Content creator Arwin Kumar and film director cum actor Afdlin Shauki speaks to me about the bullying they faced in their schoold days. 

By Bissme S

ARWIND KUMAR had a miserable time while at secondary school. His seniors called him derogatory names. Slowly, the verbal abuse turned into physical abuse.
“I dreaded going to school every day,” says the 25-year-old content creator and mental health advocate.
“I was kicked. I was spat on. I did not cause any harm to them. I was simply clueless as to why they were mean to me. I kept asking myself what I had done to deserve this.”
He thought that life was not worth living and had suicidal thoughts. The bullying only stopped when he was 16.
“The seniors who bullied me graduated and left school,” said Arwind.
“I felt a sense of relief. Slowly, I was able to enjoy my remaining high school days.”
But the bullying haunted him later as an adult.
“I had no self-esteem left,” he said.
He was afraid to voice out his opinions, and suffered panic attacks when he was in public places. Slowly, he learned to overcome his fears.
He feels boys should be given the freedom to express their emotions.
“When a boy cries, you always find people will tell the boy to ‘stop crying like a girl’,” he says.
“By making these kinds of comments, you are giving a wrong picture to the young boy. You are telling him that he should be an alpha male ... he should be rough and tough ... He should not be soft by showing his emotions. Indirectly, you are creating a toxic masculinity atmosphere.
“No boys are aggressive naturally. It is how we raise them. There should be no gender [limitations] when it comes to expressing emotions.”
Like Arwind Kumar, comedian, actor and director Afdlin Shauki went through a similar experience. His bully called him many unkind names, from ‘fat’ to ‘slob’. But he decided to use his talent for comedy to protect himself.
“I was making my bullies laugh,” says 49-year-old Afdlin.
“So, my bullies found me funny and left me alone. They considered me the class clown whose main aim was to entertain them.
“My comedy skills saved me from getting bruises.”
But the vicious name calling was enough to scar him for life.
“I suffered from an inferiority complex,” he says.
“I thought I was never good enough. I believed that if any good thing happened to me, it was because I was lucky. That my hard work and talent did not play a role.”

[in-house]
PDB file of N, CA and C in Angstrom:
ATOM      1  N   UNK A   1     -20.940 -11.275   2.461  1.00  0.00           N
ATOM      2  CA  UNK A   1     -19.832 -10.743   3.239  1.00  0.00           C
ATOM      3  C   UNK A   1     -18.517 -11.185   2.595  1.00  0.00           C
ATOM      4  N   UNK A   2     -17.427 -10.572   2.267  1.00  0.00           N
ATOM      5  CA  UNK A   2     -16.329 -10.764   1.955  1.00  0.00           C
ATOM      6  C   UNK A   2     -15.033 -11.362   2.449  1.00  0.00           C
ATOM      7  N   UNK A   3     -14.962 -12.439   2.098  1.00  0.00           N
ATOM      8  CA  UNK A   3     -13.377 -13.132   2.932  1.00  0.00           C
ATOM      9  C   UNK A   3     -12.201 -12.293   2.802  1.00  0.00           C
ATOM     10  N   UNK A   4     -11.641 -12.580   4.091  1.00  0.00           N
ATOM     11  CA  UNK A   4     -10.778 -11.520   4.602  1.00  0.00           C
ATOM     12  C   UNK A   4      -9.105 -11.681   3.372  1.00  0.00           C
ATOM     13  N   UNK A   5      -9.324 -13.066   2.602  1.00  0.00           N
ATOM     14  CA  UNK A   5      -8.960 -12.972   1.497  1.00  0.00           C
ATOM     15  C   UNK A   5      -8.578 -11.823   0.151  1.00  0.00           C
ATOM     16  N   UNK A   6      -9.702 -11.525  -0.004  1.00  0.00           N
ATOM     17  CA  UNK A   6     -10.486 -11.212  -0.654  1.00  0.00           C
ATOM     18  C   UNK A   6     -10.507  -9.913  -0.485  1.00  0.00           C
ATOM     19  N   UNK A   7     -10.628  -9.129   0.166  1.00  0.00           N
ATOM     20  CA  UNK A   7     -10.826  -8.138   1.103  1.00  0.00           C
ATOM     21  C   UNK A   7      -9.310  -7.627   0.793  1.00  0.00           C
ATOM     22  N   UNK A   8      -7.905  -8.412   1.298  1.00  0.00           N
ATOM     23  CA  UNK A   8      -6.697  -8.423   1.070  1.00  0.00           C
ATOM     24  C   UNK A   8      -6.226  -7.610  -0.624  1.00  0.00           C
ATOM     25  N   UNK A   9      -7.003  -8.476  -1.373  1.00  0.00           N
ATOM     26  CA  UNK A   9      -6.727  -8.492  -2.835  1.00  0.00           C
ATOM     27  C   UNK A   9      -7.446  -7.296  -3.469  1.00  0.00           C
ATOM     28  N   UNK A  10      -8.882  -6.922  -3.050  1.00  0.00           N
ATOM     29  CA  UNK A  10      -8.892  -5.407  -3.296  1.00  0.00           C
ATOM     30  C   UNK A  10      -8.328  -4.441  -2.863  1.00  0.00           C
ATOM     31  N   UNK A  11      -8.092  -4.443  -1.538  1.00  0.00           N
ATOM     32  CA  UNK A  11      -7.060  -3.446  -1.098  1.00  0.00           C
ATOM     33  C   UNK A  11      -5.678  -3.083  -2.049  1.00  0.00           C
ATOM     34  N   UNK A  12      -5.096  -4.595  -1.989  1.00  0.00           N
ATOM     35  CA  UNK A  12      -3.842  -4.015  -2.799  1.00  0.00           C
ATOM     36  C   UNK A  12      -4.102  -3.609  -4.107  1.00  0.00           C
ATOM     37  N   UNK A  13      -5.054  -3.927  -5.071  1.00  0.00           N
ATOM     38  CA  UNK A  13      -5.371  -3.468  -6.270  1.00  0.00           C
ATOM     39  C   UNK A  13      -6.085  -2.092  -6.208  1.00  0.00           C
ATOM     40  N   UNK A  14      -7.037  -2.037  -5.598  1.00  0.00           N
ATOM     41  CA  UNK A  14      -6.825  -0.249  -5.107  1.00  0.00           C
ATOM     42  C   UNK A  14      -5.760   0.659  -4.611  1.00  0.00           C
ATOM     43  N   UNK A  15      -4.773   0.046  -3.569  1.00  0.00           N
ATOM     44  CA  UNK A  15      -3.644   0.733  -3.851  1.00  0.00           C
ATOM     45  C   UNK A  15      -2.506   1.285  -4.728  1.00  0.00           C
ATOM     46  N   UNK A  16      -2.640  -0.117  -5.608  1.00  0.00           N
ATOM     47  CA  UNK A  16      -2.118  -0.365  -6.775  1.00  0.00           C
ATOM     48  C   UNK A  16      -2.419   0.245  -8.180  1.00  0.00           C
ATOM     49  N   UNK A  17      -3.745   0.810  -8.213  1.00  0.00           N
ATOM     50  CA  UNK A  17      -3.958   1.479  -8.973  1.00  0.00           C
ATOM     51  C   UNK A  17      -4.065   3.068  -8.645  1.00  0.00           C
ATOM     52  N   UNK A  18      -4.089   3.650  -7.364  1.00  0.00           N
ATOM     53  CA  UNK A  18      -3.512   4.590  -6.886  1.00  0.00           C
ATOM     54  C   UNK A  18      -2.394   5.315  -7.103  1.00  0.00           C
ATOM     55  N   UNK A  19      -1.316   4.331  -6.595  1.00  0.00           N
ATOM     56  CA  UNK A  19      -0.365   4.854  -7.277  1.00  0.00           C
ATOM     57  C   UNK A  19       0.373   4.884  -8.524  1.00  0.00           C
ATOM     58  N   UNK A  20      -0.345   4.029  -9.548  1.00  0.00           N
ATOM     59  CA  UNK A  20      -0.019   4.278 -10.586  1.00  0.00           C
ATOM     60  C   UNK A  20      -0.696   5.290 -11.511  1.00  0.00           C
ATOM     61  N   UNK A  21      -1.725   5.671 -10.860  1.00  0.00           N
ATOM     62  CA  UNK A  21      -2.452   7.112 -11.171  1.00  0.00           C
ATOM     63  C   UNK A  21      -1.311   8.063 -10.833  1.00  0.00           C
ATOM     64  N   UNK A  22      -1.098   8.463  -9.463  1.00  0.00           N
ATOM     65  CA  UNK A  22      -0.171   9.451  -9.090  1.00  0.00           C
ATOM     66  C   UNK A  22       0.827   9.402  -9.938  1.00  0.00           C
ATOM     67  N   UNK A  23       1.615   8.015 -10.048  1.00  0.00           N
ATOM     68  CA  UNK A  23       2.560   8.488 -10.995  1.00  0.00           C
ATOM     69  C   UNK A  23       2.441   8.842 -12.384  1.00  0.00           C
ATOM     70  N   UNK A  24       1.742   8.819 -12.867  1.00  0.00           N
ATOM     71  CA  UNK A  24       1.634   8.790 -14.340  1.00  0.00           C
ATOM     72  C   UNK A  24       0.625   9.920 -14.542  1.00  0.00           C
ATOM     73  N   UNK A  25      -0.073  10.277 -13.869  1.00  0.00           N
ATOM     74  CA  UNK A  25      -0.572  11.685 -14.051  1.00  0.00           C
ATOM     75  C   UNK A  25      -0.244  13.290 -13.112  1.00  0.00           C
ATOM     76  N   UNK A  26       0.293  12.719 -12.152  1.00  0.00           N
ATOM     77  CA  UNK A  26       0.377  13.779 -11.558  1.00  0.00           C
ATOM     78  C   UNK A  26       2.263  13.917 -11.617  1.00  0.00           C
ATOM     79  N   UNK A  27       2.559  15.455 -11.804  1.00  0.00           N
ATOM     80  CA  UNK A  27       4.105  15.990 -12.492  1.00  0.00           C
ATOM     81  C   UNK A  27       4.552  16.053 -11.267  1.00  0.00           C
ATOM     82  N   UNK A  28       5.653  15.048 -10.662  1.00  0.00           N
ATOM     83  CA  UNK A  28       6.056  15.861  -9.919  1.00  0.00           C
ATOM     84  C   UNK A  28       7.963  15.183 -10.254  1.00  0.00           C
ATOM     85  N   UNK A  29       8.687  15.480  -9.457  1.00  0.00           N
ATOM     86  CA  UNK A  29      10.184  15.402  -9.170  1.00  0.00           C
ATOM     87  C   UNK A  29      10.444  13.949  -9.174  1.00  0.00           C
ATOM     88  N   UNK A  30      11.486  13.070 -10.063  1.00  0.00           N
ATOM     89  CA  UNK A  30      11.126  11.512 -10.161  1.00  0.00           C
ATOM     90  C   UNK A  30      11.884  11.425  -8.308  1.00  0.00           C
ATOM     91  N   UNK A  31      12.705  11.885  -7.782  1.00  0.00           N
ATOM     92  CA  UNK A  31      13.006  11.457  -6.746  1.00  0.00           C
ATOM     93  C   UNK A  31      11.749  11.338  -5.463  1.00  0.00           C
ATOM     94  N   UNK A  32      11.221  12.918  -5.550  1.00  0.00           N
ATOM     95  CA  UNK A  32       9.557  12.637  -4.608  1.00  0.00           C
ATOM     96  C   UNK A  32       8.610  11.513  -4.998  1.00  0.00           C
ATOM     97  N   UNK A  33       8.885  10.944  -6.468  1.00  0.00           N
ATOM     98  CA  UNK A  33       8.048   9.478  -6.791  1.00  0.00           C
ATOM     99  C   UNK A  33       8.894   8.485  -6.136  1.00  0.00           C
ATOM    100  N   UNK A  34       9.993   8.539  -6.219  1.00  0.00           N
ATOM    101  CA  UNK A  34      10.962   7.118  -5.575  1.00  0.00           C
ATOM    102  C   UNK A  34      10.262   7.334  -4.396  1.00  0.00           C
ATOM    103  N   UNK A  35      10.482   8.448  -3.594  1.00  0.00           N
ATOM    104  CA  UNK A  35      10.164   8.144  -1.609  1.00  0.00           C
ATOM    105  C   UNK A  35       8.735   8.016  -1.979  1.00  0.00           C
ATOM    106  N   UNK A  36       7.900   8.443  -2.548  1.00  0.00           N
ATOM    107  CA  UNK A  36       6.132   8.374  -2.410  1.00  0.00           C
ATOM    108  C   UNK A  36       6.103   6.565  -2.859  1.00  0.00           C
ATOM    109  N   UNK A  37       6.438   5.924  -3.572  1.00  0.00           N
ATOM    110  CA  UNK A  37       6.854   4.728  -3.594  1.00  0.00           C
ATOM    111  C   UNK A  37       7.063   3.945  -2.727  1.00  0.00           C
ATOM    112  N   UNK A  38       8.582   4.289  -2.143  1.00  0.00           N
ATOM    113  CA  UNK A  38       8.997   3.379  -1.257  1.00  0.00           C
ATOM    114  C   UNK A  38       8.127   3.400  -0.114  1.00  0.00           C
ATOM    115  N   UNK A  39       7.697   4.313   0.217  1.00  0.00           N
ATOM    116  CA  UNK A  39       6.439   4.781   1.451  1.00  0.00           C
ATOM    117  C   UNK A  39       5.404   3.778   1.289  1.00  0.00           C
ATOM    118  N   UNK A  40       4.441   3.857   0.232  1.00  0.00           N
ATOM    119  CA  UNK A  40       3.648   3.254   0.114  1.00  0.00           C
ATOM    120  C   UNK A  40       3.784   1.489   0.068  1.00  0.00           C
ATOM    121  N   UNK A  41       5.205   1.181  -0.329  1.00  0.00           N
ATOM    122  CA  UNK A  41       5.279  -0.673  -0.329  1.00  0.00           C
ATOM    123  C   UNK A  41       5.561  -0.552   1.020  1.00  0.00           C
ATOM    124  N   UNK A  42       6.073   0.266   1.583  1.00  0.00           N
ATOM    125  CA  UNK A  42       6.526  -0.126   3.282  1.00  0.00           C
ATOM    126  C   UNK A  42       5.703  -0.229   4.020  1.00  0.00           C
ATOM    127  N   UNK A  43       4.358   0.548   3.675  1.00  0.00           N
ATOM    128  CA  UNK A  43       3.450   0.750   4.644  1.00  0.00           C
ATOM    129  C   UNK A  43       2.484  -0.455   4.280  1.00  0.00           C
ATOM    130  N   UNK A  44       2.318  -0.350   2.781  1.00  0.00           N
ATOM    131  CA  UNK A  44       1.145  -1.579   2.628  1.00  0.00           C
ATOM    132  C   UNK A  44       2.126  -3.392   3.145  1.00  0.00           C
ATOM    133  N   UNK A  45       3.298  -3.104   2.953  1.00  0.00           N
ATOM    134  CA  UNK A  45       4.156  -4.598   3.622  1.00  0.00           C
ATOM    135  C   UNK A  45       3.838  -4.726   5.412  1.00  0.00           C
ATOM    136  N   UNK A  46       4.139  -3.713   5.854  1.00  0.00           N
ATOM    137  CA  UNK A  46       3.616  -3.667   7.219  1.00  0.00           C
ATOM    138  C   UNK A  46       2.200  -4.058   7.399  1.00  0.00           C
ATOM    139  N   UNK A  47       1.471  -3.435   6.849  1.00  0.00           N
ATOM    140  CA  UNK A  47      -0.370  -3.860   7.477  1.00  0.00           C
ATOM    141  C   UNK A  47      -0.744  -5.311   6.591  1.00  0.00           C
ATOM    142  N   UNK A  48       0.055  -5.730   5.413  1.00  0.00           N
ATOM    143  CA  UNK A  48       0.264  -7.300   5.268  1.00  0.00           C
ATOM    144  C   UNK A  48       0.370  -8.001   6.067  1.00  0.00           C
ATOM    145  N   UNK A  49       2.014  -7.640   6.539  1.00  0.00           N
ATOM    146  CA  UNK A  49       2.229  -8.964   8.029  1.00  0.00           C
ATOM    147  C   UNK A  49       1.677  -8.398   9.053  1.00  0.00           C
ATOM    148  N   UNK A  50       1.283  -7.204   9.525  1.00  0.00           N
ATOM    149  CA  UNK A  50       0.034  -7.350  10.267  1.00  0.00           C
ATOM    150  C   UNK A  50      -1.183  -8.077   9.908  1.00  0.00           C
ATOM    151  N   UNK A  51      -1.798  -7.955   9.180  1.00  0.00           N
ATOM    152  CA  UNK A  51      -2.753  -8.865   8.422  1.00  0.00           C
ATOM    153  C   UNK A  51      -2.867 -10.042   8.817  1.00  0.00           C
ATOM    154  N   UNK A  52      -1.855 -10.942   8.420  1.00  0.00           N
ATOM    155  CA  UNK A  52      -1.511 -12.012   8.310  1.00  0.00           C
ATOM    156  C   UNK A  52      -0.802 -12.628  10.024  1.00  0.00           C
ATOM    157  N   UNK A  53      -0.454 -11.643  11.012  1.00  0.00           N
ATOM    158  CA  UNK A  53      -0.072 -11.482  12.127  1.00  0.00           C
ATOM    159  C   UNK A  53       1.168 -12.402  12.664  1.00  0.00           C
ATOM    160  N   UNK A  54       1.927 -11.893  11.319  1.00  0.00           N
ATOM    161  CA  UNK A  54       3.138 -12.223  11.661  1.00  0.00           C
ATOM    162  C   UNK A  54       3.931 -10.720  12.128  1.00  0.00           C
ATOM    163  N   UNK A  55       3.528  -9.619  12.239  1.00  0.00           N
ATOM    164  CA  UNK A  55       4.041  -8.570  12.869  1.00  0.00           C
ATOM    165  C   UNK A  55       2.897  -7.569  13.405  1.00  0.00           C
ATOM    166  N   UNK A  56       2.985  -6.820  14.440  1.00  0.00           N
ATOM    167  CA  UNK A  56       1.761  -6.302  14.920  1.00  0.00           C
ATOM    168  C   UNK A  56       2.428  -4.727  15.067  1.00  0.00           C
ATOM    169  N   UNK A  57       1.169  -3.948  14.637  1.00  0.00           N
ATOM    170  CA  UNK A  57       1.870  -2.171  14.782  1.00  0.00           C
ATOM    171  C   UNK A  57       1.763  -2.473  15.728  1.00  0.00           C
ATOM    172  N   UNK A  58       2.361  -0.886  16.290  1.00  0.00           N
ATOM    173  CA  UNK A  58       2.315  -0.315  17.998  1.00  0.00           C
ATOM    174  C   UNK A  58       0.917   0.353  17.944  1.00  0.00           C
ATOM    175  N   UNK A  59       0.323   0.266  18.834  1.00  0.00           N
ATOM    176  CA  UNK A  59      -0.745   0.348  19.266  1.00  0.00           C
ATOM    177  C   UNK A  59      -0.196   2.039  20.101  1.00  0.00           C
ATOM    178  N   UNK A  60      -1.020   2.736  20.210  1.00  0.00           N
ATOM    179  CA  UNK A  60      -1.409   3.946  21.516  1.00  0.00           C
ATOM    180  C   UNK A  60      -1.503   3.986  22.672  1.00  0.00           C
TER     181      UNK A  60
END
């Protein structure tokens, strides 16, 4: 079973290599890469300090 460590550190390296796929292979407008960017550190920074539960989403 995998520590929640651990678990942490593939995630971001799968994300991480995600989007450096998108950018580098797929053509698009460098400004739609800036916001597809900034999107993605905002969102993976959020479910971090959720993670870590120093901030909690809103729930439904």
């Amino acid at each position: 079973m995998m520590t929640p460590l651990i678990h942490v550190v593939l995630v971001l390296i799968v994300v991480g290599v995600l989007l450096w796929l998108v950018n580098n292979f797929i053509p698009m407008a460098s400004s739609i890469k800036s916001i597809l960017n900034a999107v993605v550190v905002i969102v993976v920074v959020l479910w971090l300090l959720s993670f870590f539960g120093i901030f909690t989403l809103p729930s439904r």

He had to go through a cycle of self-analysis before he was able to gain some confidence.
He says: “When I became confident, I became aggressive, and became a bully myself. I was putting people down, emotionally. I was doing to other people what the bullies did to me.
“I had the wrong perception that to be powerful, you have to put people down. From an inferiority complex, I began to have a superiority complex.”
Luckily, he managed to overcome this negative stage of his life. In fact he directed two films, Buli (2004) and the sequel Buli Balik ( 2006) to emphasise that bullying can have dire consequences.
It upsets him tremendously whenever he sees a viral video where children are bullying other children. He believes schools should provide psychology services to students who have suffered through bullying.
“You do not want them growing up as destructive individuals,” he says.

Side bar : 
Headline What makes a person a bully

MATILDA XAVIER, the clinical psychologist who is the founder of Mentem Psychological Services, has said that bullying is all about powerplay.
She says: “People bully because there is a difference in power. The one who is doing the bullying feel he or she has a more powerful standing [in life].”
The reasons that someone resort to bullying may vary. The person could have seen this kind of behaviour in his or her own home, and accept it as normal, and eventually practised this behaviour with classmates.
“Others bully because they want to impress their classmates,” she says.
She does not rule out the possibility that bullies could also be victims themselves, and may want to unleash a similar pain upon their innocent classmates while at school, allowing the cycle of viciousness to continue.
She firmly believes one cannot minimise the act of bullying.
“You cannot say bullying is simple teasing between friends,“ she says.
“Teasing is where you and the other person are having fun, and both of you are laughing. Teasing is not about putting someone else down. The moment the other person feels attacked, it is no longer teasing. You cannot justify behaviour where people’s actions can lead to shame.
“What do you get when you shame the other person? There should be zero tolerance for bullying.